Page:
TNA’s reputation took another hit last week when the promotion’s powers that be (ugh…bad memories of WCW in late 1999-2000) let go Jim Cornette, one of the best minds in the business—and one of the most entertaining TV wrestling performers ever—in favor of “writer” Vince Russo, the man who perhaps best represents the final nail in the coffin for WCW.
It doesn’t take a genius or even Dixie Carter (or even Stacy Carter) to see that Russo and Cornette go together like Jim Herd and Ric Flair, so yes, one had to go. But keeping Russo?
Tennis pro: In addition to being a gifted Christian athlete on the court, Cornette also happens to be one of the sharpest minds in the business.
While certainly creative, Russo has no basic understanding of the way pro wrestling should work. Most notable: his reign of terror in WCW produced illogical, chaotic, god-awful booking never before seen. (Yes, including George Gulas’s improbable march toward Harley Race’s NWA World title in the late ’70s.) Even worse, he made himself and what seemed like about 20 other unqualified guys (including one C-list Hollywood actor) World champion in a span of six months on his way to completely alienating WCW’s already-dying fan base.
With the exceptions of WWF’s Sable and WCW’s Master P and Dennis Rodman (and about a half-dozen other morons who Eric Bischoff signed with Ted Turner’s money), Russo might be the least talented person ever to make hundreds of thousands of dollars in the wrestling business. He’s a former WWF Magazine hack who somehow lucked into a creative position and proceeded to book, admittedly, some great angles in the much-revered Attitude era, but only when he had Vince McMahon & Co. to reel in some of his most outlandish ideas and keep his “edgy” ass in check. Having a crew of the last of the polished territory guys (Steve Austin, Mick Foley, the Undertaker, etc.) and the gifted Rock at his disposal certainly helped. Unfortunately, this brief run of success with the Former Federation still has some in the business convinced of his supposed booking genius.
Cornette has a superior grasp of wrestling psychology after years as a fan of Memphis wrestling, one of the most creative territories in the business during the ’70s and ’80s, and later working with bookers like Jerry Jarrett, Jerry Lawler, Bill Watts and Dusty Rhodes. He worked his ass off for years learning his craft before he was even considered for a job helping Ric Flair book WCW. (For more on Cornette’s slow ascension to booking assistant, click here.)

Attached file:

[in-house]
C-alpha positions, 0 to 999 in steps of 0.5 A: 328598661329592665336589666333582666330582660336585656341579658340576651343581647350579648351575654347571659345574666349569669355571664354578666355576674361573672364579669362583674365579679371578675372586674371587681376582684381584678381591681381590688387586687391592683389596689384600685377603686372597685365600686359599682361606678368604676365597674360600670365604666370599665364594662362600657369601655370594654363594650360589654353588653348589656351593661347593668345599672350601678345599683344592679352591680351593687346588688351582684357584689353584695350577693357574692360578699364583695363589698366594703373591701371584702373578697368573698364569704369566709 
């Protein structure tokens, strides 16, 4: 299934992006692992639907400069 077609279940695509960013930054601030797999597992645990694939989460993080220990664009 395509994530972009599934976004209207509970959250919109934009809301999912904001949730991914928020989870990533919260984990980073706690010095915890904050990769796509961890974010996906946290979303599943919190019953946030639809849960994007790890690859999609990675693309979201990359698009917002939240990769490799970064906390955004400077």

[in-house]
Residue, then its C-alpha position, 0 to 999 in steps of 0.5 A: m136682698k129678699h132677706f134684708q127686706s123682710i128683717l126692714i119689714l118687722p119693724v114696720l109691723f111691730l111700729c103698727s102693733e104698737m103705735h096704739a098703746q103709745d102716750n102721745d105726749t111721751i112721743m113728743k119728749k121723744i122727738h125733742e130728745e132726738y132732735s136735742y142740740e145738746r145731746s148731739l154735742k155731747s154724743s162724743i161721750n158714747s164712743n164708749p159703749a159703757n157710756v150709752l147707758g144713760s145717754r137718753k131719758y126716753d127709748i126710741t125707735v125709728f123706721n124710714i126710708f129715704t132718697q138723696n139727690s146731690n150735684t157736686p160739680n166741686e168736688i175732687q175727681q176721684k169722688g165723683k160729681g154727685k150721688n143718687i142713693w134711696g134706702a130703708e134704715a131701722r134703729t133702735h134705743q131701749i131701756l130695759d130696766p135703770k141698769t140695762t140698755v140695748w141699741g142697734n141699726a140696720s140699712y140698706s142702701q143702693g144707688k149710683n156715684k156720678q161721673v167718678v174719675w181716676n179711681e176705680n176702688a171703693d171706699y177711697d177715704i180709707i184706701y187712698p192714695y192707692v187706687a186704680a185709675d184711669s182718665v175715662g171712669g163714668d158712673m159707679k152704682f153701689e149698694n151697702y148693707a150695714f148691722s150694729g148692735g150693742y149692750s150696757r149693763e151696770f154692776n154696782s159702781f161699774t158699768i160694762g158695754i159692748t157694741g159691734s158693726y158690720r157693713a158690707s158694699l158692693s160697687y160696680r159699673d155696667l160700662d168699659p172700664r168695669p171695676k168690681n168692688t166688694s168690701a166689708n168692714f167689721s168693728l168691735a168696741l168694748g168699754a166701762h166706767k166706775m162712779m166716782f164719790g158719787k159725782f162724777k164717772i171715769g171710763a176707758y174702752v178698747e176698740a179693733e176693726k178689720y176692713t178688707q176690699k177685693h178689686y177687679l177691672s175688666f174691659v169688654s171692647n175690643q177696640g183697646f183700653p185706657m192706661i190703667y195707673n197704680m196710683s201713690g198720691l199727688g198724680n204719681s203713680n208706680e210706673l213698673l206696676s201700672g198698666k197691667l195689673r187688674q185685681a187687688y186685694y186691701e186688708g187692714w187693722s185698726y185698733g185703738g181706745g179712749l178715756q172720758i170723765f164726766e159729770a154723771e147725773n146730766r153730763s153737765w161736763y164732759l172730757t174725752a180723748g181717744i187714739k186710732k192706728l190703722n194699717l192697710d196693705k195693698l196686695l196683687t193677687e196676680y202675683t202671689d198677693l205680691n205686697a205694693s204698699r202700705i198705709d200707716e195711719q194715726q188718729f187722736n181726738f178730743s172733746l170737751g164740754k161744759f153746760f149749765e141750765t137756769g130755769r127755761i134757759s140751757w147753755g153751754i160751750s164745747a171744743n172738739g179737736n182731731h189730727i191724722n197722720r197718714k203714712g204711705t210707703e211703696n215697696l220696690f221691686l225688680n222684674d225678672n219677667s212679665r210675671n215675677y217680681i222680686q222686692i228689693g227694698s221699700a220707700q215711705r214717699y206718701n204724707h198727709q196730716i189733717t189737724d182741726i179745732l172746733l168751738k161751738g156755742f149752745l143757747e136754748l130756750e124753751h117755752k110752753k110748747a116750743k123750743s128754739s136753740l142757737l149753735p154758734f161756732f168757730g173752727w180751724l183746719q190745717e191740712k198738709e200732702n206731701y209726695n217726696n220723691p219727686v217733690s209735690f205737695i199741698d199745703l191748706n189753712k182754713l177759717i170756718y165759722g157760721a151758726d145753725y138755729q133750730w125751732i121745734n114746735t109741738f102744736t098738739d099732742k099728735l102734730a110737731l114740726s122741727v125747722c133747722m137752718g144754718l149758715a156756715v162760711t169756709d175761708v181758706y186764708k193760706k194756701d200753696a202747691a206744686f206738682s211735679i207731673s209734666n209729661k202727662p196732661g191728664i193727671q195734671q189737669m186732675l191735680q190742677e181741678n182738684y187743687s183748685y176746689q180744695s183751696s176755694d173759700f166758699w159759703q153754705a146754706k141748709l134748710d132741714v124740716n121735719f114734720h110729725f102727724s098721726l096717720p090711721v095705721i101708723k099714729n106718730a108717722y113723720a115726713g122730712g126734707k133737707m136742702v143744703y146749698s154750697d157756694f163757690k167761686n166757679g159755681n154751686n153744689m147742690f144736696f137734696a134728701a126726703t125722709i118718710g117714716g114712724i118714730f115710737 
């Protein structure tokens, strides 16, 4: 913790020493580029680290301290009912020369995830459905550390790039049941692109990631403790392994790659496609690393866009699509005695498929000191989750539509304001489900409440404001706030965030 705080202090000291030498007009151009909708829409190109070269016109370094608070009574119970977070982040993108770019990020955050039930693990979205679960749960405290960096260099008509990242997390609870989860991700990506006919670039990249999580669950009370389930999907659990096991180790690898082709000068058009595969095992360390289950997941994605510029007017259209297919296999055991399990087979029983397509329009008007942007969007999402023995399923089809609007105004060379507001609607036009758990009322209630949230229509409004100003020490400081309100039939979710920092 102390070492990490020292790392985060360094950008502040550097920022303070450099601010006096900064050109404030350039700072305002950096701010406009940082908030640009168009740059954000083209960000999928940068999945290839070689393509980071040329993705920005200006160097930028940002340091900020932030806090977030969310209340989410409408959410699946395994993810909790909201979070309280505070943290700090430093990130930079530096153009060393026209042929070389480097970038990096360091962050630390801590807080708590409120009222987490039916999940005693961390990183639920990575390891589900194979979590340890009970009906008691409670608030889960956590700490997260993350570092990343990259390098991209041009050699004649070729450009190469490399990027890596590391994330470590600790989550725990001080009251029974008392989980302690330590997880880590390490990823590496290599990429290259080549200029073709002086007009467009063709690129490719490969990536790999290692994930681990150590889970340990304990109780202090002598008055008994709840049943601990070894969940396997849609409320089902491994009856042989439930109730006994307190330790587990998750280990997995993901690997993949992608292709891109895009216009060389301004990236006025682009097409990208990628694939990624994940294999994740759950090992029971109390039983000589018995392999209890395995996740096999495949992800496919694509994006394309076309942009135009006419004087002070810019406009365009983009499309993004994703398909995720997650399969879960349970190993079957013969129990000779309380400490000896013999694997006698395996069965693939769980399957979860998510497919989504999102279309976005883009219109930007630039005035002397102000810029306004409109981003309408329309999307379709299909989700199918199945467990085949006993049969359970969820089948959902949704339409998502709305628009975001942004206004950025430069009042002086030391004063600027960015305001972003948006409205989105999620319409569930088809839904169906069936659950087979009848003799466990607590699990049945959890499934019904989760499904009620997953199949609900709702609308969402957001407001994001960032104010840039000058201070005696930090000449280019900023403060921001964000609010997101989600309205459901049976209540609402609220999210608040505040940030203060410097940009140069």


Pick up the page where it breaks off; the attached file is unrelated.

(photo courtesy of tnawrestling.com)
During his recent Q&A session at the NWA Wrestling Legends Fan Fest in Charlotte, Cornette was overwhelmed with chants from the audience encouraging him to take the book in TNA. He downplayed the suggestion at the time, but appeared to have a sly smile on his face, like perhaps he knew something that we didn’t. Maybe he still does. Cornette is being uncharacteristically calm about his departure from TNA, possibly leaving the door open for a return when Russo eventually falls flat on his face. He tells In Your Head Radio that he’d “absolutely” return under the right circumstances. Reportedly, Carter wants him back on board if he can be “100% with the creative direction.”
Jim also denies there was a backstage incident or shouting match with Russo that led to his dismissal, which almost disappoints me, quite frankly. Cornette obviously doesn’t want/need any more headaches after years of working with the likes of Herd, Vince and Kevin Dunn over the years, so he’s walking away quietly, which doesn’t quite suit the Louisville Slugger we all know and love. Something tells me he’s got something up his sleeve.
For TNA’s sake and the future of this business, I hope so.
(You can click here to learn more about Cornette’s booking philosophy and influences. Click here to read a review of the TNA product under Russo, written months ago by yours truly.)